We have two tips for you today. One is a grand old meat-and-potatoes restaurant where the steaks are super-thick and butter-knife tender. The other is a jiffy mix for cookies that are see-through thin and brittle-crisp. We found these two contrasting (but complementary) delights on a recent trip through Minneapolis.
First, the beef: It is at Murray's Restaurant, now run by Patrick and Tim Murray, son and grandson of Art and Marie Murray who opened the Red Feather Restaurant in north Minneapolis in 1933 and became locally famous for their giant steaks. Thirteen years later, the Murrays moved their business downtown, and it has since become a beacon for meat eaters throughout the Midwest. They serve all the usual shapes and sizes of steak at Murray's, most of them simply cooked but seasoned with a special blend of spices, ranging up to the top-of-the-line cuts that include a nearly 2-pound strip steak (for two) and a behemoth known as the "golden butter-knife steak," costing more than $100, serving four hungry carnivores.What we like about Murray's, in addition to the meat, is how old-fashioned luxurious it is. Ornate iron chandeliers hang above the tables and drapery bunting festoons the walls and windows. Table linen is rosy pink. It is a dining room that is supremely comfortable - and the dinner they serve is guaranteed to satisfy anyone who likes a well-mixed cocktail followed by a juicy slab of beef with a heap of luscious au gratin potatoes on the side and a big wedge of lemon ice-box pie for dessert. Our recipe for au gratin potatoes, an unimprovable classic as served at Murray's, follows.
Now, on to those wondrous cookies we also found in Minneapolis. They are known as Lacey Susans, and the motto that accompanies the bag of cookie mix says, "Cookies can never be too rich or too thin." We were clued into them by Sue Zelickson of WCCO Radio's "Food Finds" show, who gave us a bag of mix to take home and try. Sue invented Lacey Susans more than 20 years ago, but only recently decided to package the formula and sell it through a firm called Canterbury Cuisine, which sends all the cookie profits to the National Down Syndrome Congress.
Lacey Susan are chocolate chip cookies, of the kind sometimes known as Florentines, and they are so thin that you can literally see through them, with each chocolate chip standing up three or four times higher than the brittle-thin cookie itself. What is truly wondrous about them, beyond their irresistible butter-chocolate flavor, is that they are just about the easiest pastry you will ever bake. The ingredients are 1 bag of mix, 1 stick of butter and 1 egg: Blend them all together, drop the dough in little blobs onto a cookie sheet and bake. That's all there is to it! No one would ever believe that cookies so fine and fancy came from a bag. To order your own mix, call or write: Canterbury Cuisine, Box 2271, Redmond, WA 98073-2271; 1 (800) 733-6663. Now available! Nearly 200 of the most-requested recipes from this column, all in one book, "A Taste of America." It includes Jane and Michael Stern's favorite restaurants, as well as photos from their coast-to-coast eating adventures. Available in paperback, it can be ordered by sending $9.95 plus $1 for postage and handling to Taste of America, in care of the Deseret News, P.O. Box 419150, Kansas City, MO 64141.1991, Jane and Michael Stern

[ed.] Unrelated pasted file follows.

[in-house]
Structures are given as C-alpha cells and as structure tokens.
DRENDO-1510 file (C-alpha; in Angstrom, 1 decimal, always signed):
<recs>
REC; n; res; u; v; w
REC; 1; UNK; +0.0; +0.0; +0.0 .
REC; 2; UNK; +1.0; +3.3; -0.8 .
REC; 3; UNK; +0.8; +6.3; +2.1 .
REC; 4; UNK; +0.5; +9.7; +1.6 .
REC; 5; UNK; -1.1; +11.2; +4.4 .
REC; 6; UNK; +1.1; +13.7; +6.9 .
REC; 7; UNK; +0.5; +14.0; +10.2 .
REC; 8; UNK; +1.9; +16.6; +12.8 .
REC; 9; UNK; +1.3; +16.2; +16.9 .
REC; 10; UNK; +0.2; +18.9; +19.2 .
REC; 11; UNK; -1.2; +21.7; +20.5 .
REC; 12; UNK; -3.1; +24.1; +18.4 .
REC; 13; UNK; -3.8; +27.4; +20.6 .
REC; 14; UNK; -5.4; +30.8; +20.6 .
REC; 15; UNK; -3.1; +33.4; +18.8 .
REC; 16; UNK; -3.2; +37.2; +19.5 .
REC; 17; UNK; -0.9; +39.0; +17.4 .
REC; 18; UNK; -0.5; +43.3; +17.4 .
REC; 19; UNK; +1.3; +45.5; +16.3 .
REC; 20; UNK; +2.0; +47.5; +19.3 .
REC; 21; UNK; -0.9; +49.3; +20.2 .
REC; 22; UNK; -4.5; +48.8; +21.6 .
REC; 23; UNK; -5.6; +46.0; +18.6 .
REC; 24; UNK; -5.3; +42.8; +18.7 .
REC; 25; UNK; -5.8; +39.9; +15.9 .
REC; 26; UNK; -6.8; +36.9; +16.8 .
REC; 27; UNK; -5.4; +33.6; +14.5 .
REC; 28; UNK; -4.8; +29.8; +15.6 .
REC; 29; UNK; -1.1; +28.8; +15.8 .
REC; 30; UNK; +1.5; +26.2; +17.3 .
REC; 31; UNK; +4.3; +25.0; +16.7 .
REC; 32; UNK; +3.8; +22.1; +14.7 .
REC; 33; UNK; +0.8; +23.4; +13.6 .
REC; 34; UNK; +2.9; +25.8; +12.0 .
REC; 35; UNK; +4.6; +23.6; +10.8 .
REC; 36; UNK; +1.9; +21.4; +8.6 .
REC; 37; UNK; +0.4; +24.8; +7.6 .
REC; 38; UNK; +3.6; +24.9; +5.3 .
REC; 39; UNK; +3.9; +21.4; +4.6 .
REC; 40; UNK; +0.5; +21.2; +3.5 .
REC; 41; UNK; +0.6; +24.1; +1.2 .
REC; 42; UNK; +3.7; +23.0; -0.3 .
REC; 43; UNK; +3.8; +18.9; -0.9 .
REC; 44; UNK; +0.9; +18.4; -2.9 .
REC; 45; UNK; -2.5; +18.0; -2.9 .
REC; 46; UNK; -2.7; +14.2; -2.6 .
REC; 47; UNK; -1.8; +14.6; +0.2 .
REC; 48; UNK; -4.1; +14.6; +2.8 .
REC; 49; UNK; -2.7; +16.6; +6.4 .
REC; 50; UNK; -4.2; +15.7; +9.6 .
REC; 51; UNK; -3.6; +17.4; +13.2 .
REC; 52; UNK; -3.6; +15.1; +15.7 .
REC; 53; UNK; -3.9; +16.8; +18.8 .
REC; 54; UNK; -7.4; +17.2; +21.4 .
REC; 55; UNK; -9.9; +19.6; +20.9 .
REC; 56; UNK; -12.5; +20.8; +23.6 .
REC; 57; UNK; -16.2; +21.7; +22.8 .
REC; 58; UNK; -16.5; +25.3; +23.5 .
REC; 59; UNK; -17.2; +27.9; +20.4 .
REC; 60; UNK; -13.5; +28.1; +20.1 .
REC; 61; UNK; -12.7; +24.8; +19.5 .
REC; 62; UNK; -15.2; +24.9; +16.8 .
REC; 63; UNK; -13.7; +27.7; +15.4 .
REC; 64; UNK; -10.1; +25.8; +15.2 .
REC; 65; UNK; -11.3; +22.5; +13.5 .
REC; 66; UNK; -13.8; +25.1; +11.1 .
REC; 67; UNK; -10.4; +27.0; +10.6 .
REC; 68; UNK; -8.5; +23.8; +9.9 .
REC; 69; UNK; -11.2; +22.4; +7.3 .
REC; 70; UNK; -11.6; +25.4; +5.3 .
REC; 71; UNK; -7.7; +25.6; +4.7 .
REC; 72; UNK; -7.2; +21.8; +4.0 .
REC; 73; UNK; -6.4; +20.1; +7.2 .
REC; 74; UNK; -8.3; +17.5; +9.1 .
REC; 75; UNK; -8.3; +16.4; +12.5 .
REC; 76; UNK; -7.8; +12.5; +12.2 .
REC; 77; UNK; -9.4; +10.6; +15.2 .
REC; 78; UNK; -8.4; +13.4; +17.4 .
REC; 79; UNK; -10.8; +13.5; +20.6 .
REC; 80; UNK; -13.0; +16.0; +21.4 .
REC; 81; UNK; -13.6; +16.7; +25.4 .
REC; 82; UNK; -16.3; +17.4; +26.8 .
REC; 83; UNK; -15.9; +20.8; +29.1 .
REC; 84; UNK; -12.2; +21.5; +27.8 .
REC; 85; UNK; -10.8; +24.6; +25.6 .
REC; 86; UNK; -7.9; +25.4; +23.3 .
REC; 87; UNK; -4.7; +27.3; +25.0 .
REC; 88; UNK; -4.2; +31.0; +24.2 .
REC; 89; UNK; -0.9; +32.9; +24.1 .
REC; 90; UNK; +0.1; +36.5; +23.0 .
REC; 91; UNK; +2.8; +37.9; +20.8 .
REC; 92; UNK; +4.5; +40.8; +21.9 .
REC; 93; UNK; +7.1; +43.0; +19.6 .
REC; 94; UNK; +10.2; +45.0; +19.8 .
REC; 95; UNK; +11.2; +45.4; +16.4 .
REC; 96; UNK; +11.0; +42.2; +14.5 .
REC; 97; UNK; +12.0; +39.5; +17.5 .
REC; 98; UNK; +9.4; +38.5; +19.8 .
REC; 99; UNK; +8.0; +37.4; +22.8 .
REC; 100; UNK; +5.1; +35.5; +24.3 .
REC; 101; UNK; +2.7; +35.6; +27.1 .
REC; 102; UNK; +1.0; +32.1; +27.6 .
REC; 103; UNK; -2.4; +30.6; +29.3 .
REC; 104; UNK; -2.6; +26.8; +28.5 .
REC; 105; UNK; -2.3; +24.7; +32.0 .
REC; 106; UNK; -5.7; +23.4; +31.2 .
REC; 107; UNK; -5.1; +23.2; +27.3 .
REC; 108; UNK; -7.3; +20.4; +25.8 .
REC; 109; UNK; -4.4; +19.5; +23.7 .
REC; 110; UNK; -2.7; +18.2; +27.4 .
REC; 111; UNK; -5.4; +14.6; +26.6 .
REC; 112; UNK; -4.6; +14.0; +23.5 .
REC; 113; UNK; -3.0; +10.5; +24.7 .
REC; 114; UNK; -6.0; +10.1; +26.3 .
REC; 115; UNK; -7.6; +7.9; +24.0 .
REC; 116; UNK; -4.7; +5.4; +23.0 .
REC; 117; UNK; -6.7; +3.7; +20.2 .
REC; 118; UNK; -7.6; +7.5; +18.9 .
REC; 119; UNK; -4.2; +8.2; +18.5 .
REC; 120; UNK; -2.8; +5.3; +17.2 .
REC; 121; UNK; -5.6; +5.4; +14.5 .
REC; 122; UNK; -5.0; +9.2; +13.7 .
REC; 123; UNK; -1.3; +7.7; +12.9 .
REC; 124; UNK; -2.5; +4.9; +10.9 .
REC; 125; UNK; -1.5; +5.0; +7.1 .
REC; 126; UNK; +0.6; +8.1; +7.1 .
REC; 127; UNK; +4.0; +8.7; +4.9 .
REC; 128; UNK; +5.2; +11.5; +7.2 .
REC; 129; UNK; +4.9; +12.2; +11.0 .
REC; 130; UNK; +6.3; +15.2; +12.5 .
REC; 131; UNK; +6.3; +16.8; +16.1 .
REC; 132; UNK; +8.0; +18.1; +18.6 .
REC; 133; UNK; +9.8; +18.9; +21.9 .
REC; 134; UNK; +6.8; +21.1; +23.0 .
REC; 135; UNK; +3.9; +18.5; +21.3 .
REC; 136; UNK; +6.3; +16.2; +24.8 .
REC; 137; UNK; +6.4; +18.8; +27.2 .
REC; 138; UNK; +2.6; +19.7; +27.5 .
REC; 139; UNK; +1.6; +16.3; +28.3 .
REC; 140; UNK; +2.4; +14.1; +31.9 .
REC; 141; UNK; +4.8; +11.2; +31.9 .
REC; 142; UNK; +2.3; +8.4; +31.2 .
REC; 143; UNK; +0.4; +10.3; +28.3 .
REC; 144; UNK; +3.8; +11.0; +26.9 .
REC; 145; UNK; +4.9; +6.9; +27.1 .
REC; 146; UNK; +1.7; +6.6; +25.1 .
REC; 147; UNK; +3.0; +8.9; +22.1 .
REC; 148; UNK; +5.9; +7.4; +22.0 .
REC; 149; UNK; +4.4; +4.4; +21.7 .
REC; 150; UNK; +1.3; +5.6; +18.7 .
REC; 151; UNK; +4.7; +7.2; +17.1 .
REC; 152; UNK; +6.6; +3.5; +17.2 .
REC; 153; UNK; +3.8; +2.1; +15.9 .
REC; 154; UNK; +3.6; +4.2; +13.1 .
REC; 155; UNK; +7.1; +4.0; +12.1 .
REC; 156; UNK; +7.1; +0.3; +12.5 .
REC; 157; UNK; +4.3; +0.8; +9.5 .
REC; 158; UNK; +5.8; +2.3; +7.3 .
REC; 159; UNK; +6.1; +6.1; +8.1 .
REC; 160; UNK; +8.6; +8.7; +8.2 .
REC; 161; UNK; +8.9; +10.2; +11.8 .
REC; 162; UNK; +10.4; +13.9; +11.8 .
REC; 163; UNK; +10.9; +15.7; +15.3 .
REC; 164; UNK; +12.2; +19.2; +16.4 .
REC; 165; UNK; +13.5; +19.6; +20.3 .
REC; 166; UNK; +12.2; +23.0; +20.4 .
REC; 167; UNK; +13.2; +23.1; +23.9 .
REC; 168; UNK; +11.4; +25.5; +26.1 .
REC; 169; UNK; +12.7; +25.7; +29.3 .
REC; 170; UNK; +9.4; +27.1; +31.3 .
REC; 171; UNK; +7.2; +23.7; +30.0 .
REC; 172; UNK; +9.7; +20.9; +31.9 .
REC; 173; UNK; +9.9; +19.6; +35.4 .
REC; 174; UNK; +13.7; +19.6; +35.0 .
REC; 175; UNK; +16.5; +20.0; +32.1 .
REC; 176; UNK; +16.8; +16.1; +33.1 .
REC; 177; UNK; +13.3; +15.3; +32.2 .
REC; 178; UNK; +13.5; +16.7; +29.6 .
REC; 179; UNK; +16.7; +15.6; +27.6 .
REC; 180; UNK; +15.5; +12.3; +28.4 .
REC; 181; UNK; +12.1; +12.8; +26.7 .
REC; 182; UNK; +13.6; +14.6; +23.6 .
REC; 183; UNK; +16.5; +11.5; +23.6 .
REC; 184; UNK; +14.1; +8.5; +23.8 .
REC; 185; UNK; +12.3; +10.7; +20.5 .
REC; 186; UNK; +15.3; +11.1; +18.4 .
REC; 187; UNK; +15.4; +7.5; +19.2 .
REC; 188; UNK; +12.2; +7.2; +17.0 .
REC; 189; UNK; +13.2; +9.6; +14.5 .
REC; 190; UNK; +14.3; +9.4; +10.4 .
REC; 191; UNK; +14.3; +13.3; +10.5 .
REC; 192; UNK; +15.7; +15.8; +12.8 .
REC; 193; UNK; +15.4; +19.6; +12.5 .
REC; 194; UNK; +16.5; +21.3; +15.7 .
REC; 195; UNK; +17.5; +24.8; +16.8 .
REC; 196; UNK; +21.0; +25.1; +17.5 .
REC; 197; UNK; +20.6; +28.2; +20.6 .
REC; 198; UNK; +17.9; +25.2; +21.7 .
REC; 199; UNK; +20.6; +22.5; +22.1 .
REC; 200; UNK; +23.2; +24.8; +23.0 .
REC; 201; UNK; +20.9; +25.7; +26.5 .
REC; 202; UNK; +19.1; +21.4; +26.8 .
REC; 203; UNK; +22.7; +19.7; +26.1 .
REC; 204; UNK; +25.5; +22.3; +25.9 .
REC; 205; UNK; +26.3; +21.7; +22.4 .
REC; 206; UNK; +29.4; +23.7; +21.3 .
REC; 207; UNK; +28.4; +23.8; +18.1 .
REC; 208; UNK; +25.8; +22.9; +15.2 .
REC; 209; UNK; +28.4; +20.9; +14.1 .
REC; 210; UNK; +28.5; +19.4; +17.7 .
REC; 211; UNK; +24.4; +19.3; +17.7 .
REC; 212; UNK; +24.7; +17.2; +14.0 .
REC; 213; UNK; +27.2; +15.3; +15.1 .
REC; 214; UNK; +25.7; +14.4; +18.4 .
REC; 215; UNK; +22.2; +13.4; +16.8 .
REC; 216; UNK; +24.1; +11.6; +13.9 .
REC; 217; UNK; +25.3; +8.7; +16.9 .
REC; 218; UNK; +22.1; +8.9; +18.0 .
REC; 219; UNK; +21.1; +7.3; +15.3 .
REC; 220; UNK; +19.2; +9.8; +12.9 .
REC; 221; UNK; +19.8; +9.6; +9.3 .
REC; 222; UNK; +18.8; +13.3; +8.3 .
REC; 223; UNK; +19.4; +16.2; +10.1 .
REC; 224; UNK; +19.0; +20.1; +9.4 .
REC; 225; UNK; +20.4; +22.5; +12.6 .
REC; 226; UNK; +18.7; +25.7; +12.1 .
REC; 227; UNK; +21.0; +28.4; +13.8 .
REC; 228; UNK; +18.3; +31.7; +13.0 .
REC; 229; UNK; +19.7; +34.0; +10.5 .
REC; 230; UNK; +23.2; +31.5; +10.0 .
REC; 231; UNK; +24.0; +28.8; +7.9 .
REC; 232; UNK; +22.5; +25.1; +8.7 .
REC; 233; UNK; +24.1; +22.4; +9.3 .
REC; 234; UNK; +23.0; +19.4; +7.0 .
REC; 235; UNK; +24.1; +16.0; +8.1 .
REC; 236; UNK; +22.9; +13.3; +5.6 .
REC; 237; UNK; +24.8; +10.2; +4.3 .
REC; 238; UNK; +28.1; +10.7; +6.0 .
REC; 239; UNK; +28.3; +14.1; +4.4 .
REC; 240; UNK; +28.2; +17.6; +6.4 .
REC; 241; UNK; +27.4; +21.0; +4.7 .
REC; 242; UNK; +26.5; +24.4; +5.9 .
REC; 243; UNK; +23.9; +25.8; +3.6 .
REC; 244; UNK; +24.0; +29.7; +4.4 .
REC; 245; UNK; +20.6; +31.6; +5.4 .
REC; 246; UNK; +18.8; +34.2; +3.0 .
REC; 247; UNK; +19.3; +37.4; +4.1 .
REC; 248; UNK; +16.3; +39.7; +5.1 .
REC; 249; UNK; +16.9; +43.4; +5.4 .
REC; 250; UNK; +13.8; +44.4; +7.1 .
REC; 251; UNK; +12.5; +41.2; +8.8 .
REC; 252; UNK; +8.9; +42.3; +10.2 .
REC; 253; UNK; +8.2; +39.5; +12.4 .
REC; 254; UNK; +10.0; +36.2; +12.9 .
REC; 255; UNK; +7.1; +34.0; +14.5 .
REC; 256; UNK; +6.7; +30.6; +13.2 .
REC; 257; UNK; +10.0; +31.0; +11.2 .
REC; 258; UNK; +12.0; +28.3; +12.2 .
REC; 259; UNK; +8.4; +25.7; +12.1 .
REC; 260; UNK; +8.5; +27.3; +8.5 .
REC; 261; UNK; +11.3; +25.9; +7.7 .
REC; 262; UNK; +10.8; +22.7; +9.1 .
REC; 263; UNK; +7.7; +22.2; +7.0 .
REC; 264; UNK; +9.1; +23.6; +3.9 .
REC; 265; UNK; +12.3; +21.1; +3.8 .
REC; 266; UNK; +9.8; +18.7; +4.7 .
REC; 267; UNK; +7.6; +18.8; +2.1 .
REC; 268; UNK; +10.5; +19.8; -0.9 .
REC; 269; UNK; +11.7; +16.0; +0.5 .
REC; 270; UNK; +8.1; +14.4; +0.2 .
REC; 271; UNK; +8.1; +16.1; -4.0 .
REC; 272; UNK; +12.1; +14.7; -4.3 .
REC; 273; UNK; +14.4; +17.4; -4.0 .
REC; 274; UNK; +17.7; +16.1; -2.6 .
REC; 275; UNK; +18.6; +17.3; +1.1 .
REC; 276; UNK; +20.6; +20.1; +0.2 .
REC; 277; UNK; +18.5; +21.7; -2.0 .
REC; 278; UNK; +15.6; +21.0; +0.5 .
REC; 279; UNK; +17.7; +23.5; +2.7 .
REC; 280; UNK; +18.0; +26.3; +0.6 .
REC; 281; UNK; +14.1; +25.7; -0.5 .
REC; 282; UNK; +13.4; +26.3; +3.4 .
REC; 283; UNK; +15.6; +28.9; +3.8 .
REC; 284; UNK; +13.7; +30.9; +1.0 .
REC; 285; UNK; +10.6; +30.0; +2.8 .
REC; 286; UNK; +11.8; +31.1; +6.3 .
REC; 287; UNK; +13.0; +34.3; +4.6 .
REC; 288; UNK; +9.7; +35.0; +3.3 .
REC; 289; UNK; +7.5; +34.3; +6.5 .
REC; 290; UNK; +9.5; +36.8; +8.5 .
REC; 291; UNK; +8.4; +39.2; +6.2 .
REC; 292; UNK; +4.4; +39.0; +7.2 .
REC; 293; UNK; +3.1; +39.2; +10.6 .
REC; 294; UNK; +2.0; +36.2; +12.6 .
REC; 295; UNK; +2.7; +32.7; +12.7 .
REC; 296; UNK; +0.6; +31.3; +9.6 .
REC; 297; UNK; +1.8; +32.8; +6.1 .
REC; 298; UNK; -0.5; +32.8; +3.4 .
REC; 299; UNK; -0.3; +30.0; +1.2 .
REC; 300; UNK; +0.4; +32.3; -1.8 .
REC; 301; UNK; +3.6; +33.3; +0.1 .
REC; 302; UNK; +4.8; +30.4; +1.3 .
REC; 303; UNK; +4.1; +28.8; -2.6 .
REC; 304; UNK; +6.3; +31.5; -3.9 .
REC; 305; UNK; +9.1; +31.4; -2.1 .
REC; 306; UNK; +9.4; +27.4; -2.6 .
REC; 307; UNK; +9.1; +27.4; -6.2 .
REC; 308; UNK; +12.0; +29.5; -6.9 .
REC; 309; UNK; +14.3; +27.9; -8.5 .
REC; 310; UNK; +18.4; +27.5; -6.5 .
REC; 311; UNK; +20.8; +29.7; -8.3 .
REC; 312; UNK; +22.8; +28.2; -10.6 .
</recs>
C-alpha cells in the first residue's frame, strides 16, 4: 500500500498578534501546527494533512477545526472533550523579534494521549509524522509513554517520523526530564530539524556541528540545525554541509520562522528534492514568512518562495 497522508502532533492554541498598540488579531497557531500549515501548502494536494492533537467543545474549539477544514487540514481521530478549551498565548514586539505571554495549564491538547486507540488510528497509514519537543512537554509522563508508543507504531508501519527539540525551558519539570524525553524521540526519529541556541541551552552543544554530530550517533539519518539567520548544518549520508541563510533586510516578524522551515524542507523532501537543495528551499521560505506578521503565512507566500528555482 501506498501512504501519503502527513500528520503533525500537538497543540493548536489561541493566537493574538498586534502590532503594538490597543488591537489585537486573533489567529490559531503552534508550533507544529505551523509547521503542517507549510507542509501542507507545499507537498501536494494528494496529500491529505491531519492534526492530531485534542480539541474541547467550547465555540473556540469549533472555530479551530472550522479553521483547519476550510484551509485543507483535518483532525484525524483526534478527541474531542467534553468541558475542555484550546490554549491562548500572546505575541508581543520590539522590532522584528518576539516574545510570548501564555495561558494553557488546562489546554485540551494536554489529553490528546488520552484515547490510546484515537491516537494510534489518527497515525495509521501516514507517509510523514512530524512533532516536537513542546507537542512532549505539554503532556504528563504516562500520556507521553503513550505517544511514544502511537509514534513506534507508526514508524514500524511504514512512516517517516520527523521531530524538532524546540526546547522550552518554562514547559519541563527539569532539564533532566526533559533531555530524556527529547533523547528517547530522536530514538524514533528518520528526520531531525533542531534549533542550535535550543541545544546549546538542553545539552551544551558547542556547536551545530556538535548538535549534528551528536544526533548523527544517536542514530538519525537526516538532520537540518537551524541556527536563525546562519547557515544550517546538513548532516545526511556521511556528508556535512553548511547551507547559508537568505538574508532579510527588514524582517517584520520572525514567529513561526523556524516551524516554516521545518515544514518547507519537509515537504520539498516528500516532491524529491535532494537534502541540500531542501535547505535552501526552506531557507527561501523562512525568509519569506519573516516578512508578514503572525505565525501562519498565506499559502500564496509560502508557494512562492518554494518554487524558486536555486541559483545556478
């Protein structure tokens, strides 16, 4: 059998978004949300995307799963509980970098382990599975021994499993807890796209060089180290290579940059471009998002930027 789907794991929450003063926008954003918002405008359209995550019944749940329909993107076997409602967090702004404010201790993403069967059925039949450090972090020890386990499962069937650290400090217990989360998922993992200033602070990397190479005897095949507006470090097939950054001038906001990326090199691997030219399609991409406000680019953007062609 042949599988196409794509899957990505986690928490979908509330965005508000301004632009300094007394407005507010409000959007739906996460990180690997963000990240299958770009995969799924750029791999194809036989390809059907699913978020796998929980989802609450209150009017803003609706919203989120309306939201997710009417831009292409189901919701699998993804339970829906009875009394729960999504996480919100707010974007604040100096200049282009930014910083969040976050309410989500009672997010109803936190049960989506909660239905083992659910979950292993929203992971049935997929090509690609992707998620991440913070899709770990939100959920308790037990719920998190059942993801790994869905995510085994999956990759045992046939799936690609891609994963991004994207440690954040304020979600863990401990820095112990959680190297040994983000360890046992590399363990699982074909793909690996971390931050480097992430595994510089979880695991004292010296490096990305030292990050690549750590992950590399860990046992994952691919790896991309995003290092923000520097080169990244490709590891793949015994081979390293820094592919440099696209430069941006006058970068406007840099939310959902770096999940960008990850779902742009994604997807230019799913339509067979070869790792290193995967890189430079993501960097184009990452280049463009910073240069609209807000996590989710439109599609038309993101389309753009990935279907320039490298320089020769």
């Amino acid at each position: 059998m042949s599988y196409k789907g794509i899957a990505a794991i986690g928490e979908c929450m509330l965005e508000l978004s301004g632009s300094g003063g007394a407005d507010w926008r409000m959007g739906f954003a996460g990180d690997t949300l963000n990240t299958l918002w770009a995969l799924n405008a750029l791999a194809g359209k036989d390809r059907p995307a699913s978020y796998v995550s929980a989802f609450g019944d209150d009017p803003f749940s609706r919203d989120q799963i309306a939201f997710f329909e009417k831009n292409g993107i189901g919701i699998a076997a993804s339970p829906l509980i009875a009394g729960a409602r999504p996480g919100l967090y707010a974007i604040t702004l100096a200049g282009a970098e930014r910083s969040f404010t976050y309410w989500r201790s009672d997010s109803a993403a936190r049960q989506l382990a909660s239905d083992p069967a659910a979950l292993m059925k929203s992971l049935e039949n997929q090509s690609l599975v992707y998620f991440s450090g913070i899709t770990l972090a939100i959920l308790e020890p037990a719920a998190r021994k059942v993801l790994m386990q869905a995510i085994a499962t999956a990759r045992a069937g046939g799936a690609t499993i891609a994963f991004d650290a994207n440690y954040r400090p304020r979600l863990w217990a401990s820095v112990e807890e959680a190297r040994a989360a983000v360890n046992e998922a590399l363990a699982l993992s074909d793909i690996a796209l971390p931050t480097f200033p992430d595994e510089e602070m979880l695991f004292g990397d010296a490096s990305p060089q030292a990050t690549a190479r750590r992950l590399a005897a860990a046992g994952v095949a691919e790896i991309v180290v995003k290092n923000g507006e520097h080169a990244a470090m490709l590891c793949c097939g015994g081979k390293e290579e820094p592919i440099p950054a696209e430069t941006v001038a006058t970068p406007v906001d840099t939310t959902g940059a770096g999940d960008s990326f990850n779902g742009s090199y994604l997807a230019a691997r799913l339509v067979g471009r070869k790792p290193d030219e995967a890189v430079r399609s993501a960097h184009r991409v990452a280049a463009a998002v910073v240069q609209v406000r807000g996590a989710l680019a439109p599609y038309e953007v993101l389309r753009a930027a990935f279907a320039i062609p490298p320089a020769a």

(Universal Press Syndicate)
Au Gratin Potatoes
3 tablespoons butter
3 tablespoons flour
1 cup whole milk, warmed
salt, black pepper, cayenne pepper
4 egg yolks, beaten
2/3 cup shredded cheddar cheese
8 cold, boiled potatoes
1/2 cup buttered breadcrumbs\ Preheat oven to 400 degrees. Butter a 9-inch-square ovenproof dish or baking pan.
In a small saucepan, melt butter over low heat. Sprinkle in flour and stir constantly 2 to 3 minutes. Stir in milk and continue stirring until mixture thickens. Bring to simmer but do not boil. Remove from heat and cool to tepid. Season with salt and peppers to taste. Beating constantly, beat in egg yolks, then cheese.
Slice potatoes about 1/4 inch thick and layer them in the prepared baking pan, alternating with the sauce, making sure the top layer is sauce. Sprinkle this with the crumbs and bake 10 to 12 minutes, until bubbling hot.